A Semblance of Stability: What’s to Gain from Gaining Efficiency
It’s been pretty depressing for me watching the recent news coming out of Iraq. I spent a year there in 2008–2009 working with local government officials and trying to build a set of stable institutions that could preserve some semblance of stability after the troops left. The Shia South, where I spent most of my year, has thus far been spared much violence from the ISIS / ISIL / Islamic State attack…it’s not really part of the planned caliphate. But places that are now in the news again every day, like Erbil, Mosul, Kirkuk, Taji and even Baghdad are all cites where I either spent time or had close friends stationed. The idea that, in a few short years, they’d go from U.S.-occupied and relatively stable to held by Al Qaeda was unthinkable to me in 2009. The fact that those same locations may now become launching bases, as Afghanistan once was, for attacks against the West is especially unnerving.
But recent events in the Middle East, and in North Africa, and even Ukraine, for that matter, have highlighted the persistent dangers in the world and our inability to influence them much from afar. Even as much of the public in the United States has become wary of playing an assertive international role (and I count myself among that group), the world has been showing that there are still plenty of threats to global peace and security. Calls by hawks in Washington to beef up our military, or at least reverse sequestration, have only intensified in response to these new threats. But despite the constant reminders of danger all around us, the likelihood that politicians in Washington are going to react by pumping more money into defense is low in my estimation.
There are still enough in the Democratic Party who are skeptical of military intervention and enough on the Republican side who oppose any increase in spending whatsoever that, absent another major terrorist attack on U.S. soil, the base budget is unlikely to do anything but stay flat for the next few years. There are no signs in the current electoral landscape to suggest a big change in trajectory after the 2014 elections, either.
What is likely, however, is an increase in the number of small tactical excursions like the current one in Iraq, using air power and perhaps special operations forces (“advisors”) and relying on local ground forces to gain, occupy and administer contested territory.
These efforts may be deemed necessary to maintain some semblance of global stability and to keep terrorist threats at bay, but they will also create strains on certain elements of the military establishment and eat up resources that might otherwise be spent on modernizing aging equipment.
It’s likely that these unanticipated new actions will generate what are known as reprogramming requests to Congress, plans from the Department of Defense to move money from the accounts that Congress had approved and into new accounts to fill an emergent need. In this case, the money would likely be needed to replenish depleted operations and maintenance accounts and would come from procurement or R&D funds that are not necessarily less important but are less urgently needed. The money may also be moving from Army and Navy accounts and into Air Force and Special Operations accounts.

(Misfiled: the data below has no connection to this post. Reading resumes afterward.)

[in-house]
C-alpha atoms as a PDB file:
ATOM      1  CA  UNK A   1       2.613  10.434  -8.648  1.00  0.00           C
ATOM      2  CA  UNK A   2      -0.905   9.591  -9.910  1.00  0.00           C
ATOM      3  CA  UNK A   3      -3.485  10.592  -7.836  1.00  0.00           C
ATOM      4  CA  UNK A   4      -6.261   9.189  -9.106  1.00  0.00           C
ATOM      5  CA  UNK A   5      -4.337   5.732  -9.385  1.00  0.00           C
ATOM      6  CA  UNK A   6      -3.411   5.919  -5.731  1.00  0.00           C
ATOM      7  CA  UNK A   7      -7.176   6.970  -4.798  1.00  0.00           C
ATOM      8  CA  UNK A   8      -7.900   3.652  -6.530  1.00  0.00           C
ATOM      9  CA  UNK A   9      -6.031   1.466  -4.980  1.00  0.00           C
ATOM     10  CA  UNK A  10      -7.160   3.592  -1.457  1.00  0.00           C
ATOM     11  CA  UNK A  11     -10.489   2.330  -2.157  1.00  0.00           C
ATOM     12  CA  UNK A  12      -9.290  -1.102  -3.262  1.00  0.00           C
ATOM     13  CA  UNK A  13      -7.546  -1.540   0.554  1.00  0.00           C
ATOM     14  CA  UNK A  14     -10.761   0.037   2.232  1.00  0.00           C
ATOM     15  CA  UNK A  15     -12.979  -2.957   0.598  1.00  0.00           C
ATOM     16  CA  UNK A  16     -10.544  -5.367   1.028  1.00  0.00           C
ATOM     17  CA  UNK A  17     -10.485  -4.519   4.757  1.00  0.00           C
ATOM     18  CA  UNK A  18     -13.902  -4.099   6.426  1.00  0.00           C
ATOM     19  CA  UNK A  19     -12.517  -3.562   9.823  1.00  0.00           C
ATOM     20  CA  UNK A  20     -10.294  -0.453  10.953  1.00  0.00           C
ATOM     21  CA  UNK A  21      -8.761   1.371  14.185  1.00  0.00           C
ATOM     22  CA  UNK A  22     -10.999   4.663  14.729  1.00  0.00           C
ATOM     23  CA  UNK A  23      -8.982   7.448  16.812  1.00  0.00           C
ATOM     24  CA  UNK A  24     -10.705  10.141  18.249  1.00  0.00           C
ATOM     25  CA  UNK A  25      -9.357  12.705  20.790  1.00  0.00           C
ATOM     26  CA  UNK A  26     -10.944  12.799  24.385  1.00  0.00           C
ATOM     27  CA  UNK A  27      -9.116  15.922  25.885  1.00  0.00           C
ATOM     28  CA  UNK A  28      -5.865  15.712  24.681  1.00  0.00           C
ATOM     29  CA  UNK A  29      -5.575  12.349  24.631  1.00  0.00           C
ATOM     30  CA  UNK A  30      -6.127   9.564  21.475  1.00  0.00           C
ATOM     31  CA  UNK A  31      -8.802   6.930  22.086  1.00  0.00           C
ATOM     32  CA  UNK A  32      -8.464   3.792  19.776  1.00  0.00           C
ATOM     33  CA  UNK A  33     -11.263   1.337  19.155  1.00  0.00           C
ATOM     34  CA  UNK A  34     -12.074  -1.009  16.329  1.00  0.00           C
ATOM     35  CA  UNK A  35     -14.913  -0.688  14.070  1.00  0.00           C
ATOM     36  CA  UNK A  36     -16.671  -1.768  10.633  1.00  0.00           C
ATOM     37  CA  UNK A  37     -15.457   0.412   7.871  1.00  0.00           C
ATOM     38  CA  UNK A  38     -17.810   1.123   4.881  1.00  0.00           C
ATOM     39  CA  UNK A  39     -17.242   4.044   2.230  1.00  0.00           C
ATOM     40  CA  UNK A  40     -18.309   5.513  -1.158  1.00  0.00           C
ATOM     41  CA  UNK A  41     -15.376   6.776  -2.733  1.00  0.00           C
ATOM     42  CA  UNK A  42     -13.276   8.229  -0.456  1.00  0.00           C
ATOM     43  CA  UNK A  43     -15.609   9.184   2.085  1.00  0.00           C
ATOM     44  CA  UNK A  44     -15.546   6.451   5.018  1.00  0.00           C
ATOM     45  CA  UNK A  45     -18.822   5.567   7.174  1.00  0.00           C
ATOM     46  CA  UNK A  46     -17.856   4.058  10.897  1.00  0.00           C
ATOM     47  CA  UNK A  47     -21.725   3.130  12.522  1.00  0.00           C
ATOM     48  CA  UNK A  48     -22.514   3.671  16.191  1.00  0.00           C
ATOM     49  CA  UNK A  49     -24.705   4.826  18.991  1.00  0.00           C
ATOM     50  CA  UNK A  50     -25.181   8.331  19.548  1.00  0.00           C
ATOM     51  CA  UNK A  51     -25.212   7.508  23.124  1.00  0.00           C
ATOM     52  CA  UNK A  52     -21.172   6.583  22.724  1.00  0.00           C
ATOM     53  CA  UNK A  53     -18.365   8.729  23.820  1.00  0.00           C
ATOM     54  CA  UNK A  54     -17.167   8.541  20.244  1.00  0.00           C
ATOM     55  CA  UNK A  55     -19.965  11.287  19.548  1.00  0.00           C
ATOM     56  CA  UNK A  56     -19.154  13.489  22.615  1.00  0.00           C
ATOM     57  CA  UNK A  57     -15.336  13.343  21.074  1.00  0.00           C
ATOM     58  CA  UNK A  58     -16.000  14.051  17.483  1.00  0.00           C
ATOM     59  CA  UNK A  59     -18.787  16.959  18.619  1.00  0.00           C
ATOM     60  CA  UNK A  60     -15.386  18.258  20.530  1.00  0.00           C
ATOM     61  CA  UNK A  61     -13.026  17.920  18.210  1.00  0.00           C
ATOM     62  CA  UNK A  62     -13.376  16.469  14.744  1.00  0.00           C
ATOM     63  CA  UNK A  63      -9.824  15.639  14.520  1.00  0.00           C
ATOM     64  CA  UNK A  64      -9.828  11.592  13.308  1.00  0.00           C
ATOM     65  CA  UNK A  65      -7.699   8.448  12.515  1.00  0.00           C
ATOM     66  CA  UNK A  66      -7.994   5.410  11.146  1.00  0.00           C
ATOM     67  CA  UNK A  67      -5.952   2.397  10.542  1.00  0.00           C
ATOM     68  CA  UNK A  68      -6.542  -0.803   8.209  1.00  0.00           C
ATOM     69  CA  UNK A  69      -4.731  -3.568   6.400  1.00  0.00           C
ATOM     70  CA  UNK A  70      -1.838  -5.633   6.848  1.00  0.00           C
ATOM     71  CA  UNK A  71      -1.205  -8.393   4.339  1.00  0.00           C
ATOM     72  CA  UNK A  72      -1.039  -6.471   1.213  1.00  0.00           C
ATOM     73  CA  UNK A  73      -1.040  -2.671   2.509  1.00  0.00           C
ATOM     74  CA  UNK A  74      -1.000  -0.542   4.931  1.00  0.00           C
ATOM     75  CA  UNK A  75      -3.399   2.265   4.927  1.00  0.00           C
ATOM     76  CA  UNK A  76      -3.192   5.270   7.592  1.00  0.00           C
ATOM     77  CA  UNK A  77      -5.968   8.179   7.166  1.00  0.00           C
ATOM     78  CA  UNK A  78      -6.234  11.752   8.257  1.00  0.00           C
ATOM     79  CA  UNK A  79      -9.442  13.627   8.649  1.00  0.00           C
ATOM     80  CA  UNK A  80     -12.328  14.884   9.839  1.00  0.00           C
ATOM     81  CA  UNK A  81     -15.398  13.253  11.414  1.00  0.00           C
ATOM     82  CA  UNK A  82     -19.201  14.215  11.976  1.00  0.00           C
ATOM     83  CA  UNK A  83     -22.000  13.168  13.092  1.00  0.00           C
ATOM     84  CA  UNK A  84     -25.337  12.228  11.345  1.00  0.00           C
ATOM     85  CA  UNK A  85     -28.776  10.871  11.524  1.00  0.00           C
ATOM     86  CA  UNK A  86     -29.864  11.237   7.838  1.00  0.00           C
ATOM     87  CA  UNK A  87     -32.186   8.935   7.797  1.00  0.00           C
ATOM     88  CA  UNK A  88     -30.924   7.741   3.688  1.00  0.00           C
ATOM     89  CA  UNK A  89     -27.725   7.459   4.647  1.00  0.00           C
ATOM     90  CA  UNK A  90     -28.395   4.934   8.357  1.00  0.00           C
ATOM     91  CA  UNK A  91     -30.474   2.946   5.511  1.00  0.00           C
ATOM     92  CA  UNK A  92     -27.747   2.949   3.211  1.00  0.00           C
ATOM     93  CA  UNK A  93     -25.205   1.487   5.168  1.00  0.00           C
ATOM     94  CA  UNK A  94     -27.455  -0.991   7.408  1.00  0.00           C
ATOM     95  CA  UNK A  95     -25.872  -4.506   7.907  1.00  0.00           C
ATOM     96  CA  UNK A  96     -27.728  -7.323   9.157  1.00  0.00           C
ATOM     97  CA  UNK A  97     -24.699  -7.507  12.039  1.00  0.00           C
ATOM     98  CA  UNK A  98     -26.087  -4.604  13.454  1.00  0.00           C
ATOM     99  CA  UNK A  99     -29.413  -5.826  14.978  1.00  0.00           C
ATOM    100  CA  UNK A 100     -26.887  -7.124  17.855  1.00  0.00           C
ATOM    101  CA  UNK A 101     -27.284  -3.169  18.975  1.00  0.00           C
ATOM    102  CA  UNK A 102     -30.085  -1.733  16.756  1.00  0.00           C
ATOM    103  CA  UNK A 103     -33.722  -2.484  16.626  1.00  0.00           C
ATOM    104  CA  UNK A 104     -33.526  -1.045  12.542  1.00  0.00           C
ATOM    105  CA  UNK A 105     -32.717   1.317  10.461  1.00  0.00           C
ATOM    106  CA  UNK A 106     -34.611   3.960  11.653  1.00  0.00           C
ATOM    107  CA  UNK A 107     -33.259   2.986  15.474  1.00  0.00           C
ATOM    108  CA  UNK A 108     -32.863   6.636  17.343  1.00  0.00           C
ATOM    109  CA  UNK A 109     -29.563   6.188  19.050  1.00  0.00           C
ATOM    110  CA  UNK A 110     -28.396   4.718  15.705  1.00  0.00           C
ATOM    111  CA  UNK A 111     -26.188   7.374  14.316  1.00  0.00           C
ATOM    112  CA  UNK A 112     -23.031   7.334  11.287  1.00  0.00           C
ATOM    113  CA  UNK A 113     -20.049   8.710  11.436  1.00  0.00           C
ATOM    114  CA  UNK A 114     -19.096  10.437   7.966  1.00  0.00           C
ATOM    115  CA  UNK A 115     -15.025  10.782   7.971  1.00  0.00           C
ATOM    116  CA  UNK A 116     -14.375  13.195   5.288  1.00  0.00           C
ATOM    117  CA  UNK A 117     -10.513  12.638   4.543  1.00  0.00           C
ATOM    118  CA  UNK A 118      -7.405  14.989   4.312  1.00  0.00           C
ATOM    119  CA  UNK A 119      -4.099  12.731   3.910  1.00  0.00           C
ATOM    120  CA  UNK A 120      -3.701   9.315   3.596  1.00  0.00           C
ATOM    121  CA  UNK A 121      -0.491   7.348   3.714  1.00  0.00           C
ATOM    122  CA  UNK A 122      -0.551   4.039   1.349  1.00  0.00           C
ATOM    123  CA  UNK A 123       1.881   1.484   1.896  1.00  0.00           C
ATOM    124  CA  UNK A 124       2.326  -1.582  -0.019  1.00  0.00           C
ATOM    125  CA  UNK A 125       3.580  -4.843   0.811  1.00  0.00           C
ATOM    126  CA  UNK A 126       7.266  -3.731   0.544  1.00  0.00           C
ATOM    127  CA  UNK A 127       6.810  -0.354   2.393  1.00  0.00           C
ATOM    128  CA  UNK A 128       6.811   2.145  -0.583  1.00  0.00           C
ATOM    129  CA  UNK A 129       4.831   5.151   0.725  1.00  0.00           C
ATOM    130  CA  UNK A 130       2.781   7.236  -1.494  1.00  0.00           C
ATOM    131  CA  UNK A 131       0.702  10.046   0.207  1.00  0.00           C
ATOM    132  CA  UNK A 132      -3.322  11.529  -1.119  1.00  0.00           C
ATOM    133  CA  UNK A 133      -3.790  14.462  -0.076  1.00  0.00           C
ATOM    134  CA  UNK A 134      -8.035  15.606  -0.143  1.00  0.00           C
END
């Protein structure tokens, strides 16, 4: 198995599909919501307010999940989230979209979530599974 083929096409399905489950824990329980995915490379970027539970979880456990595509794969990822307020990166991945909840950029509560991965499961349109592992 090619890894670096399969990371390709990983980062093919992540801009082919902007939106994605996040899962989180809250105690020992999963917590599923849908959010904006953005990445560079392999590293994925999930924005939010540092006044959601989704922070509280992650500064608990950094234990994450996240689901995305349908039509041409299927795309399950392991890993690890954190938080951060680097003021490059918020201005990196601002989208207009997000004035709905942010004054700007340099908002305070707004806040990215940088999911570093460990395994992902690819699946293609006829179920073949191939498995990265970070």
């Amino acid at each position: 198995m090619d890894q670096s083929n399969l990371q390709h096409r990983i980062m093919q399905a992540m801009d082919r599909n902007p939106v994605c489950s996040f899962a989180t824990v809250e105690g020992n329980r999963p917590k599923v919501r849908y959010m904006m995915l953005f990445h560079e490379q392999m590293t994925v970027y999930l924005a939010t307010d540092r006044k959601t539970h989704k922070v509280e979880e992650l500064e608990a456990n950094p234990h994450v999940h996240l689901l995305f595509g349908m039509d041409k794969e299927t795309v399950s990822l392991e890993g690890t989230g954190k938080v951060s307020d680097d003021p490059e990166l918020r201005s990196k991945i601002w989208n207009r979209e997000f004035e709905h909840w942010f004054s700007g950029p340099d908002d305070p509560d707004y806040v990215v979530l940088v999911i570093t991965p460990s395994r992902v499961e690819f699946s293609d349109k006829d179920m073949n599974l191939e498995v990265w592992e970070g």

And so the imperatives to cut operating costs and find new and less expensive ways of acquiring material, imperatives that came to the fore as a result of budget sequestration, are going to become even more critical. Some savings will come from cutting civilian and military headcount, cancelling some modernization programs and drawing out others. But there’s also a lot of efficiency to be gained by simply doing business differently.
GE is full of ideas and technologies that can help drive these needed changes. From more fuel-efficient jet engines to COTS electronics that offer superior performance at decreased cost, there are lots of ways that the lifecycle cost of programs can be driven down through hardware changes. Even more leverage, however, comes when those more cost-effective hardware offerings are combined with software and analytics. I discussed some of those in a previous post and, in my recent discussions with DoD officials, I’m happy to see that there’s a lot of receptivity to the message that data and analytics can drive meaningful cost reductions and readiness improvements.
The last thing the Pentagon needed in this time of budget austerity was a bunch of brush fires to fight, but our enemies tend not to weigh our needs when deciding to cause trouble…that’s why they’re called enemies. The added strain of periodic small operations will only add to the pressure on the Department, and industry, to get more for their money upfront and spend less to maintain and operate systems over the long-haul. Luckily, innovative companies like GE are ready and willing to help the military do its job better, faster and at lower expense than it ever has before.